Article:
This week, the Supreme Court of Canada (SCC) will begin its regular Winter sittings. In the next few months, the top court will hear several civil, commercial and constitutional cases that will address issues such as the scope of federal and provincial jurisdiction to regulate environmental matters, the use of litigation funding in insolvency proceedings, and the balance between the protection of privacy and the open court principle. Here are a few cases to watch.
Provincial Jurisdiction to Regulate Environmental Matters
Attorney General of British Columbia v. Attorney General of Canada
In the first case of the Winter sittings, the SCC will consider the scope of provincial jurisdiction to regulate environmental matters related to the Trans Mountain pipeline expansion (TMX).
In April 2018, the Government of British Columbia sent a reference to the British Columbia Court of Appeal to provide an opinion as to whether B.C. had jurisdiction to regulate certain environmental aspects of the TMX project. Specifically, B.C. proposed amending its main provincial environmental statute, the Environmental Management Act (EMA), to include a hazardous substance permit regime. Effectively, the proposed amendments would allow B.C. to impose conditions on, and even prohibit, the presence of "heavy oil" in the province, unless a director under the EMA issued a "hazardous substance permit". The Attorney General of Canada argued that federal jurisdiction includes the regulation of the construction and operation of the pipeline, and, therefore, the amendments were beyond the province's jurisdiction.
The Court of Appeal unanimously held that the amendments to the EMA were beyond provincial jurisdiction. The Court of Appeal's conclusion appears to have been influenced by the targeted nature of the proposed amendments, which suggested that the law was intended to specifically inhibit the construction of the TMX.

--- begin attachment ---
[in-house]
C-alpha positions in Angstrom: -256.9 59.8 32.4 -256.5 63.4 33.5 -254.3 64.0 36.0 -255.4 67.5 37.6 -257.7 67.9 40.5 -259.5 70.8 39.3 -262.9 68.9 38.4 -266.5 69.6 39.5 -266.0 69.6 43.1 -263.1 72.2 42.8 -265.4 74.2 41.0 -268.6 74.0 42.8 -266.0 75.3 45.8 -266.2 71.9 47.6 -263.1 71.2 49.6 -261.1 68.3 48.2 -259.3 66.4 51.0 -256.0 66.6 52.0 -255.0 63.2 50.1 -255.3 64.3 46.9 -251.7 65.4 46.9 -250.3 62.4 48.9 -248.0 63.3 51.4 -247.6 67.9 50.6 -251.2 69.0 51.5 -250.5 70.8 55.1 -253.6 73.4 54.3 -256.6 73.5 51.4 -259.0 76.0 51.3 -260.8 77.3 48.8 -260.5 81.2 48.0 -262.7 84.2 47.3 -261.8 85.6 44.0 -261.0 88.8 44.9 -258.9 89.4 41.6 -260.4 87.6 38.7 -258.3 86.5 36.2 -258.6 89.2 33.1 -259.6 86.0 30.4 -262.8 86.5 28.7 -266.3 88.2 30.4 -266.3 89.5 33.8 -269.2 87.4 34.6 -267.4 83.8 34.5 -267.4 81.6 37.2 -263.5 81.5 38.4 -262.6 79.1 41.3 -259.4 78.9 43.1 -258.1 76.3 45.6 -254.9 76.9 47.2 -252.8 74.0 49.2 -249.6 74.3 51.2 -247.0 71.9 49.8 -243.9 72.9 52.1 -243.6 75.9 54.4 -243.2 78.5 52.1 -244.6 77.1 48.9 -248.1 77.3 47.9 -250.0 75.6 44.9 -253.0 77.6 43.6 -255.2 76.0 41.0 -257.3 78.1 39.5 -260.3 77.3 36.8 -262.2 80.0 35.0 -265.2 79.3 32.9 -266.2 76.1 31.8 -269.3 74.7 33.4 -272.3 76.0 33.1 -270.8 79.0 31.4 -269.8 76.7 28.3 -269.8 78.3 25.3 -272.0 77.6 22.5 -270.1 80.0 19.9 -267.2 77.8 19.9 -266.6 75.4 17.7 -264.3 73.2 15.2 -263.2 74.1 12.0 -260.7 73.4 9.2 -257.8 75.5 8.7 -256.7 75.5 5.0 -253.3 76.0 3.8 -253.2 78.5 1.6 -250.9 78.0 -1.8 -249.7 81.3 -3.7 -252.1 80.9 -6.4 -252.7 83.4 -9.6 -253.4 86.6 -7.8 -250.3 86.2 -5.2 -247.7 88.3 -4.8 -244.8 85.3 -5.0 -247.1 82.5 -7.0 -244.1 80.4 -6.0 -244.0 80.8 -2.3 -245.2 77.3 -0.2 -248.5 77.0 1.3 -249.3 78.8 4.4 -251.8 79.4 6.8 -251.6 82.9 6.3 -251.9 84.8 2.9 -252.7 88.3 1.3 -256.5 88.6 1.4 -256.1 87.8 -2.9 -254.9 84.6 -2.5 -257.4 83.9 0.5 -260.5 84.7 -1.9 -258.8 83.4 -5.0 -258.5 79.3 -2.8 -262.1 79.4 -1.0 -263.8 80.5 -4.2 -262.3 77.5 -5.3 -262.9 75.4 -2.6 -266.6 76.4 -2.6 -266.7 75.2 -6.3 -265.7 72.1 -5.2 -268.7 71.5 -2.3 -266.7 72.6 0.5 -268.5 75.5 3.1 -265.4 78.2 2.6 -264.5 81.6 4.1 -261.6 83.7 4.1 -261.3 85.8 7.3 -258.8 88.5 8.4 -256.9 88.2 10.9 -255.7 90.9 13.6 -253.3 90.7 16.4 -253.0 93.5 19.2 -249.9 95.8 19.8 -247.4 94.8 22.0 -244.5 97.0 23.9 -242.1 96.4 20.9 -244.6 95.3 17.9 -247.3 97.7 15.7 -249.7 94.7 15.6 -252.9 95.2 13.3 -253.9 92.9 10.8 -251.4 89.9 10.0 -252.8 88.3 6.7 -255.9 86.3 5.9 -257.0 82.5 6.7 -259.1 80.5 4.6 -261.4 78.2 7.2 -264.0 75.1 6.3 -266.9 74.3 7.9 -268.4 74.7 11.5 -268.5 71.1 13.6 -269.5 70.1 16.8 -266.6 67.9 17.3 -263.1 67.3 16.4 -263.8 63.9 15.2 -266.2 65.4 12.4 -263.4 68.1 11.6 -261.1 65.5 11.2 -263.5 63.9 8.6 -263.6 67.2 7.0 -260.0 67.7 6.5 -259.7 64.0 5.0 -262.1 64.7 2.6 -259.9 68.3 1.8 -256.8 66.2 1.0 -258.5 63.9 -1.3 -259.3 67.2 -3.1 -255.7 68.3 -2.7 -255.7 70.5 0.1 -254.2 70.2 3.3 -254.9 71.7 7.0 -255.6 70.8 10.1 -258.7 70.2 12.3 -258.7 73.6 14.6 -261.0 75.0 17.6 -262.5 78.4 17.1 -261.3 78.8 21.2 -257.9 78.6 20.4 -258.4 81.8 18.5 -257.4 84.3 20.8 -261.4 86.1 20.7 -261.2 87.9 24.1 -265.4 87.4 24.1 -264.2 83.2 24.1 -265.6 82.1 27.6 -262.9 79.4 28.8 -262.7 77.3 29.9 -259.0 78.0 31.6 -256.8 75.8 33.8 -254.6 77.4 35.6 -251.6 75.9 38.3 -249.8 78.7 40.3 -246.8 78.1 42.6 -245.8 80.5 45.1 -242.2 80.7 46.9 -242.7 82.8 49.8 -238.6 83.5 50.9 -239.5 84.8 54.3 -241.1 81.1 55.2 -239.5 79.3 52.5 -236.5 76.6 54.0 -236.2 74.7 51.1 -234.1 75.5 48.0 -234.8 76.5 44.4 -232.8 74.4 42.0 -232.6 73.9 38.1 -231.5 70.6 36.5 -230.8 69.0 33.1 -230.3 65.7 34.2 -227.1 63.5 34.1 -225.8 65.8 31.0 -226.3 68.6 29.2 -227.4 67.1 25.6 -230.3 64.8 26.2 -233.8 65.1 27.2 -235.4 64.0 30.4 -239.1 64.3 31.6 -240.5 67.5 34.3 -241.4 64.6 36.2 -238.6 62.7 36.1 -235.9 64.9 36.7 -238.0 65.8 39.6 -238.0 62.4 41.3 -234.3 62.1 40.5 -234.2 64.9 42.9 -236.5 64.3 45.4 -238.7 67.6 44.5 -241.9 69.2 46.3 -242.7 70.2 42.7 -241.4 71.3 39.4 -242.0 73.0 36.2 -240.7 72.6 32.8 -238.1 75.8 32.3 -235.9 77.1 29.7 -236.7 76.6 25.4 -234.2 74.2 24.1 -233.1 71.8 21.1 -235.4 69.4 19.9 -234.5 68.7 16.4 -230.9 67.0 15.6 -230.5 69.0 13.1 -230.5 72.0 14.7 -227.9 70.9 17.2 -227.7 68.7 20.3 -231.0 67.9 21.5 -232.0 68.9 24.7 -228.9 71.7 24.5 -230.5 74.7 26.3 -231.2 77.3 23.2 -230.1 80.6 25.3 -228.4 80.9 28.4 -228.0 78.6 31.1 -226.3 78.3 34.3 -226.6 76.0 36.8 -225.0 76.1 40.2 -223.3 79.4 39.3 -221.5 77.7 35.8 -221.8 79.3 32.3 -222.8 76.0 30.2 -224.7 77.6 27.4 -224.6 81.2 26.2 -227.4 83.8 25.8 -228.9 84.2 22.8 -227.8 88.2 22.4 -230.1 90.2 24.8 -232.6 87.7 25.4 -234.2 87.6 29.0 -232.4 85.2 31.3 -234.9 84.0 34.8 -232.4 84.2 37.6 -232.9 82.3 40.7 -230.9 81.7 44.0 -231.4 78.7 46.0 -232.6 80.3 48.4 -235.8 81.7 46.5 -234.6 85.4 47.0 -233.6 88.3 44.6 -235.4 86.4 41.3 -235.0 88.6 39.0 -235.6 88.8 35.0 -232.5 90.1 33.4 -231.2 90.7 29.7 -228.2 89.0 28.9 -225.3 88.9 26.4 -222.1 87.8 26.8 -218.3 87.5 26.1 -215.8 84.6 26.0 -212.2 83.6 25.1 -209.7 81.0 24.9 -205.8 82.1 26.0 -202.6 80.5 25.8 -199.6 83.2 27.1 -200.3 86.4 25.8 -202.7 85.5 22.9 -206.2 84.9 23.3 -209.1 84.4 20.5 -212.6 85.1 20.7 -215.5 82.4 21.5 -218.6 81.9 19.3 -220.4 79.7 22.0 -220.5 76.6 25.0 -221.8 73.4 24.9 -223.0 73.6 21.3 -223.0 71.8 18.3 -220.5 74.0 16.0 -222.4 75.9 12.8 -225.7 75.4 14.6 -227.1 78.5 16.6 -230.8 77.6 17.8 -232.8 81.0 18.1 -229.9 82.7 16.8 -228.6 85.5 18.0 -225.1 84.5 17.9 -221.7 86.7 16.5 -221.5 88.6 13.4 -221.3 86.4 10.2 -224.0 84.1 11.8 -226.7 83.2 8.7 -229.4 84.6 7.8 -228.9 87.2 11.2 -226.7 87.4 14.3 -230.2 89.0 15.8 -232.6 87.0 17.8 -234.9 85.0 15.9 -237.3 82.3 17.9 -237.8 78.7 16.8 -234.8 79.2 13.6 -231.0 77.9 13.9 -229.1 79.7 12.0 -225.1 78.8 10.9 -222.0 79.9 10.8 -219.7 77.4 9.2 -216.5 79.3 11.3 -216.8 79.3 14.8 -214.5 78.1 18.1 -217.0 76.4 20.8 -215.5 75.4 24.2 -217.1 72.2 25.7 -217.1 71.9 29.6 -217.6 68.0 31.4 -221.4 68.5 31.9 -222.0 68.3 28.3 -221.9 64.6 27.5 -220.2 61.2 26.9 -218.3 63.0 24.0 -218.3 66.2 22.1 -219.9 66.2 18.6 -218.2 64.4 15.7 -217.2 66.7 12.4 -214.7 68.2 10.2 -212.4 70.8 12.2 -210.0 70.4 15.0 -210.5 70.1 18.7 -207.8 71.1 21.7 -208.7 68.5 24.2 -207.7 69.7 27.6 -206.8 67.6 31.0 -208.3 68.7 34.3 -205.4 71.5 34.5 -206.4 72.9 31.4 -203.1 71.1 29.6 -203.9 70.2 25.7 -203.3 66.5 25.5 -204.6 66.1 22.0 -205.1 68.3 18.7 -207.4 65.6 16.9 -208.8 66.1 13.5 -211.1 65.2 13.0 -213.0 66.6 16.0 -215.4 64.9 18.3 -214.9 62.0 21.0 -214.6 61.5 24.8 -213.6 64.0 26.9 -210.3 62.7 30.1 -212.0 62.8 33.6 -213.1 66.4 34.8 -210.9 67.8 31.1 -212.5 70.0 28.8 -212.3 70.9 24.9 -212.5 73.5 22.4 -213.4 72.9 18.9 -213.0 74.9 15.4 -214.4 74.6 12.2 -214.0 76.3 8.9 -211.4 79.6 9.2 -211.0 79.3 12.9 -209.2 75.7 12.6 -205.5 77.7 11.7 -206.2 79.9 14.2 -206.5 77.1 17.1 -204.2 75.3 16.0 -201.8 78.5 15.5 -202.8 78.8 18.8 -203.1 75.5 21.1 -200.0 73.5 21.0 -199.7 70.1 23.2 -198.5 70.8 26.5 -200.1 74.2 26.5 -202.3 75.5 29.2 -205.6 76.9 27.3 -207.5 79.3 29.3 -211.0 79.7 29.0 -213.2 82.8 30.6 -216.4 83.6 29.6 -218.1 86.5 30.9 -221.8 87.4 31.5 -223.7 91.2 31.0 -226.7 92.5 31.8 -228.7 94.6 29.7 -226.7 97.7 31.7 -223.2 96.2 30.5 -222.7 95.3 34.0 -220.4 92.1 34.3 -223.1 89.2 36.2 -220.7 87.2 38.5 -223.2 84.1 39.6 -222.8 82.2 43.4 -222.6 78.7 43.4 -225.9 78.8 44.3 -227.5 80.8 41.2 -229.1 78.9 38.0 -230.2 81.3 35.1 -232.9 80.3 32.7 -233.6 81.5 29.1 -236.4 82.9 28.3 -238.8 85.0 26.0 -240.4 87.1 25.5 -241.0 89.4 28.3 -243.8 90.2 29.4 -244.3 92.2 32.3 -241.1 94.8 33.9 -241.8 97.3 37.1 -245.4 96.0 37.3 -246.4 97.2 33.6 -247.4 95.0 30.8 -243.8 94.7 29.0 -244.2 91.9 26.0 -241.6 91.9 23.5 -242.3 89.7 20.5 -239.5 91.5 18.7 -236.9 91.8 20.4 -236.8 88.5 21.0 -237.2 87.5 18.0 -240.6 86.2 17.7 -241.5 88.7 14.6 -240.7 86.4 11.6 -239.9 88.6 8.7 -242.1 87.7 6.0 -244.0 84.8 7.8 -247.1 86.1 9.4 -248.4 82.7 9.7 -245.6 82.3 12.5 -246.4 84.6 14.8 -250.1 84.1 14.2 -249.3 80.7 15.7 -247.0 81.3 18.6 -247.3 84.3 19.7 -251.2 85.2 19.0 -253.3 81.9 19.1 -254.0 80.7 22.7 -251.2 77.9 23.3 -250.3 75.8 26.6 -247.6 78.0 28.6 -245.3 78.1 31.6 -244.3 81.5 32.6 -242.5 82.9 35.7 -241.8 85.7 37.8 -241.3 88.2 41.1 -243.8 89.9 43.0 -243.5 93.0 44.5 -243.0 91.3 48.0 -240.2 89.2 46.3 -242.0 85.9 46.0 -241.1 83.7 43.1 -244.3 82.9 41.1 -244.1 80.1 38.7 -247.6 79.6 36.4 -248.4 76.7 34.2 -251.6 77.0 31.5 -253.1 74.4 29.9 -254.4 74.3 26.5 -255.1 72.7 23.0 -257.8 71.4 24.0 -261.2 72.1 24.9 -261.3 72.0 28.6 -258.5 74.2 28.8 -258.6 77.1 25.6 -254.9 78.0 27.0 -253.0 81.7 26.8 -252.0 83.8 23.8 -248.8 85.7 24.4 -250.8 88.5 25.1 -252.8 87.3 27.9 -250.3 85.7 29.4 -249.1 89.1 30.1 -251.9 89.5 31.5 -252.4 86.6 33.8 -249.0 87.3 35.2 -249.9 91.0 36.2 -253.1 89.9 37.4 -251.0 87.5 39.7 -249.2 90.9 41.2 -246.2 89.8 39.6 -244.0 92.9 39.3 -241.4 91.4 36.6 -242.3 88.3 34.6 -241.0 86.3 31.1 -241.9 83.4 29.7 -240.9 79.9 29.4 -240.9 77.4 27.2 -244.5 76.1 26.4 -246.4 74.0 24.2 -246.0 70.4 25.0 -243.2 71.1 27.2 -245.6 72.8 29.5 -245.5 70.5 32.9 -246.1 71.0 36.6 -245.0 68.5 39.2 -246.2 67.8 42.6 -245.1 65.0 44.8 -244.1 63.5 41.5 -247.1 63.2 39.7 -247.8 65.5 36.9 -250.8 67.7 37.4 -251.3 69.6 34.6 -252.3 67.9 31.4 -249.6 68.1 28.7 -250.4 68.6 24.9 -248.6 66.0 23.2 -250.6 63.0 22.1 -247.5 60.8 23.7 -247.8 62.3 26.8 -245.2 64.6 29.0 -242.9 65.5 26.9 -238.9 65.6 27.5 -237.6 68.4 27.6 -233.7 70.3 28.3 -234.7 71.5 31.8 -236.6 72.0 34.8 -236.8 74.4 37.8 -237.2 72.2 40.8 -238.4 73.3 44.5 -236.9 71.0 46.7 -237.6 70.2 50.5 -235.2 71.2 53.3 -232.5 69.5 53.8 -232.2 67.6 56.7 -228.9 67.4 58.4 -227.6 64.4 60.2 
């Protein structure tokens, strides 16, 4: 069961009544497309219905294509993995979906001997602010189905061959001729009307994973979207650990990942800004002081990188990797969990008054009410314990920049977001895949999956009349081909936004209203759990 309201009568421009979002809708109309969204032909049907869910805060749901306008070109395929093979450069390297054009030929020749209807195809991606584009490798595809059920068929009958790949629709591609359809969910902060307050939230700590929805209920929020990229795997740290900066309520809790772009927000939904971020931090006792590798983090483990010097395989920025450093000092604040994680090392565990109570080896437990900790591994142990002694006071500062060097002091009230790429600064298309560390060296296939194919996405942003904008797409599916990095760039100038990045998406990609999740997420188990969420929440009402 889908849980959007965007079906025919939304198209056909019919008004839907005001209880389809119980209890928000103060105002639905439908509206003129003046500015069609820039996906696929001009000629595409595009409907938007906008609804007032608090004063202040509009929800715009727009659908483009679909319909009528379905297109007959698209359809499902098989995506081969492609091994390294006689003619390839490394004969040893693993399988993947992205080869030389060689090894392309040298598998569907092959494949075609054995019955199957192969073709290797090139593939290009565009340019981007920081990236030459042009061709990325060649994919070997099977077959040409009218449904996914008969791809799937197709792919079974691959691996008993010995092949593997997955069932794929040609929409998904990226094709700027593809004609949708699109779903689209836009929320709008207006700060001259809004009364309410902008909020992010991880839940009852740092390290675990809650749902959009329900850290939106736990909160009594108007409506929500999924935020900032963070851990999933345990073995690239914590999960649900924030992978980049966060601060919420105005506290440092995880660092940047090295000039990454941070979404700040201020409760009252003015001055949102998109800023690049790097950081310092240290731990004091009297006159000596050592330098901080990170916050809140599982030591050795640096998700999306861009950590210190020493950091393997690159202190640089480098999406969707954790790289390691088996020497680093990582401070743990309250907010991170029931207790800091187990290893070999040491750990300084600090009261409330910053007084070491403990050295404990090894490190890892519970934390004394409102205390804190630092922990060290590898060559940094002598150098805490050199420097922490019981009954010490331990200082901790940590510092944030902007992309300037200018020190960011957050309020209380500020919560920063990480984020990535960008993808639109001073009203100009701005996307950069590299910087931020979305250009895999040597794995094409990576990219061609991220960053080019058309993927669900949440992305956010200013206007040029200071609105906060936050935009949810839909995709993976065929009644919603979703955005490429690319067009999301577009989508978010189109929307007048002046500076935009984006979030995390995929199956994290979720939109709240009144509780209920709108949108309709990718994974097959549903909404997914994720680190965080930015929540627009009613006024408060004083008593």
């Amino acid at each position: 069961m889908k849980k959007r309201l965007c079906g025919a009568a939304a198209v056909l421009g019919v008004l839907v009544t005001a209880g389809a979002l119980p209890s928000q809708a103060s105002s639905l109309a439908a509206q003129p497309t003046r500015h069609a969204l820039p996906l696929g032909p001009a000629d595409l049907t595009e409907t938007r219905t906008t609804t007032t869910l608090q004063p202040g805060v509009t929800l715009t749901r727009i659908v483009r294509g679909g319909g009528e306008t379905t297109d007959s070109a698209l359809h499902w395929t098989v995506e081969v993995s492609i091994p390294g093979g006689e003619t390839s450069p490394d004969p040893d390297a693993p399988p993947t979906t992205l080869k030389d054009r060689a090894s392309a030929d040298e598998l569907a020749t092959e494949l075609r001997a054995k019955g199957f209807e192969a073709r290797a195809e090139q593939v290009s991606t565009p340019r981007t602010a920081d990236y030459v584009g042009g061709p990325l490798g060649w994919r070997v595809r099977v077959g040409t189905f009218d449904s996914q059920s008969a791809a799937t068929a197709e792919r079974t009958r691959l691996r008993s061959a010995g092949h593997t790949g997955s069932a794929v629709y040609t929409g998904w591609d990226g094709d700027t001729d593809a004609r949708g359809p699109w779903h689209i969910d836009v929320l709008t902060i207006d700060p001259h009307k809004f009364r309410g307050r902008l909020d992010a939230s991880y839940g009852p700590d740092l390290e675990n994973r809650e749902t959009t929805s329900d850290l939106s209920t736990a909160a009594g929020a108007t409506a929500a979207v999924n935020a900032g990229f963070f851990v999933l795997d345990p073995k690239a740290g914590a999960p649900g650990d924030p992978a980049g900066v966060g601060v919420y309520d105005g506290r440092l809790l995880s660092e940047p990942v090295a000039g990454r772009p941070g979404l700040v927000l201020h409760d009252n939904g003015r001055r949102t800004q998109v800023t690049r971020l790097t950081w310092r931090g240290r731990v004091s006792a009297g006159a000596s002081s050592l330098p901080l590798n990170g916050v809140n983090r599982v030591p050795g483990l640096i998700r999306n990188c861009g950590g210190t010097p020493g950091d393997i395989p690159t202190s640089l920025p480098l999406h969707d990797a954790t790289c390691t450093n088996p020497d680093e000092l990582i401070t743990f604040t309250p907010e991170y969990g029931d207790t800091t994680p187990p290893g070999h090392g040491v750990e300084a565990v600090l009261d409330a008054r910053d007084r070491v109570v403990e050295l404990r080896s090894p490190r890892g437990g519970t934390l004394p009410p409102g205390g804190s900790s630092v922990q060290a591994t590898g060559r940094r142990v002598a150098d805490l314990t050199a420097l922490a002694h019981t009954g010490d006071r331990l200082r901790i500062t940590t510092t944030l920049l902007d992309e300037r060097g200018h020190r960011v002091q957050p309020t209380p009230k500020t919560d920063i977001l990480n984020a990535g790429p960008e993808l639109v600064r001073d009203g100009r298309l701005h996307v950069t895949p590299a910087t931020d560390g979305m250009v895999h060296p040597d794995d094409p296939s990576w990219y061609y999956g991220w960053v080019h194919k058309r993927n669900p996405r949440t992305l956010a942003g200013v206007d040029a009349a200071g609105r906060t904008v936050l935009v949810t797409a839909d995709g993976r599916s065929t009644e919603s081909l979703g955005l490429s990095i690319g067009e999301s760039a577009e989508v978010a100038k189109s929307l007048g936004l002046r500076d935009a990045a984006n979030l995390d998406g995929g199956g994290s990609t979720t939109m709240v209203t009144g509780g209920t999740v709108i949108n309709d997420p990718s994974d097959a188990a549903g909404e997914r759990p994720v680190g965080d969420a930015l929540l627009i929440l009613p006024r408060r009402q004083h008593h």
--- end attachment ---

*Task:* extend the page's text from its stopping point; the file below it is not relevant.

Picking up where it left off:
The case has drawn considerable attention, with 20 parties set to intervene at the SCC, including multiple Indigenous groups and the Attorneys General of several provinces.
The SCC will hear this appeal on January 16.
Whether a Contract Can Impose Monetary Consequences on Insolvency
Chandos Construction Ltd v. Deloitte Restructuring Inc.
In this case, the SCC will address whether the "anti-deprivation rule", which precludes parties from entering into contractual terms that prejudice creditors by directing assets out of a debtor's estate upon becoming insolvent, forms part of Canadian common law. Additionally, the SCC will have the opportunity to address the common law rule against penalty clauses for the first time since 1978, which the U.K. Supreme Court considered in 2015 and the High Court of Australia considered in 2016.
The appellant, Chandos Construction, was a general contractor that subcontracted with Capital Steel in connection with a construction project. In the contract between the parties, Capital Steel agreed to forfeit 10 percent of the total contract price if it became insolvent. The trustee in bankruptcy argued that the contractual term was invalid because it violated the common law anti-deprivation rule and because it was an unenforceable penalty clause, rather than a genuine estimate of damages resulting from the breach.
The majority of the Alberta Court of Appeal held that Canadian common law includes an anti-deprivation rule and, on that basis, found that the impugned clause was unenforceable.
In contrast, the dissenting judge concluded that the anti-deprivation rule does not form part of Canadian common law and, even if it did, based on U.K. jurisprudence, the court would have to assess whether the purpose (not the effect) of the impugned clause was to prejudice creditors by depriving the debtor's estate of assets upon becoming insolvent. With respect to the rule against penalty clauses, the dissenting judge found that the impugned clause was enforceable and that a court should only decline to enforce clauses requiring the payment of a stipulated amount upon breach where the clause is so "grossly one-sided that its enforcement would bring the administration of justice into disrepute".
The SCC will hear this appeal on January 20.
The Role of Litigation Funding in Insolvency Proceedings
9354-9186 Québec inc. v. Callidus Capital Corporation